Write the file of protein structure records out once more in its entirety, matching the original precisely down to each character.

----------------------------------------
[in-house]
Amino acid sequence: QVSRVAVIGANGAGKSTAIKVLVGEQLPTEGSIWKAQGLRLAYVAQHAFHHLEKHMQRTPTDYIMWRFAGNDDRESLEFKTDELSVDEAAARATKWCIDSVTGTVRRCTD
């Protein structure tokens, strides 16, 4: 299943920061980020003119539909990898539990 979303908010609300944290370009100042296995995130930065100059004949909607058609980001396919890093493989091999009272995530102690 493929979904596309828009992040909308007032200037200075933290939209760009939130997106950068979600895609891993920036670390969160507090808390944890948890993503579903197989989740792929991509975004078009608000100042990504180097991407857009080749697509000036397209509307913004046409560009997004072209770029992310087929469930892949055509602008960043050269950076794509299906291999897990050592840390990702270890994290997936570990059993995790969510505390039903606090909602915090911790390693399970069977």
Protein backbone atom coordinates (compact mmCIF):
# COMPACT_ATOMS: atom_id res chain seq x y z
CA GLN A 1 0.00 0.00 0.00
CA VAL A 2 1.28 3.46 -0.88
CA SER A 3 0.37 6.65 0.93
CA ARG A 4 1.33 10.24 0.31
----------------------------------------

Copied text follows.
[in-house]
Amino acid sequence: QVSRVAVIGANGAGKSTAIKVLVGEQLPTEGSIWKAQGLRLAYVAQHAFHHLEKHMQRTPTDYIMWRFAGNDDRESLEFKTDELSVDEAAARATKWCIDSVTGTVRRCTD
């Protein structure tokens, strides 16, 4: 299943920061980020003119539909990898539990 979303908010609300944290370009100042296995995130930065100059004949909607058609980001396919890093493989091999009272995530102690 493929979904596309828009992040909308007032200037200075933290939209760009939130997106950068979600895609891993920036670390969160507090808390944890948890993503579903197989989740792929991509975004078009608000100042990504180097991407857009080749697509000036397209509307913004046409560009997004072209770029992310087929469930892949055509602008960043050269950076794509299906291999897990050592840390990702270890994290997936570990059993995790969510505390039903606090909602915090911790390693399970069977």
Protein backbone atom coordinates (compact mmCIF):
# COMPACT_ATOMS: atom_id res chain seq x y z
CA GLN A 1 0.00 0.00 0.00
CA VAL A 2 1.28 3.46 -0.88
CA SER A 3 0.37 6.65 0.93
CA ARG A 4 1.33 10.24 0.31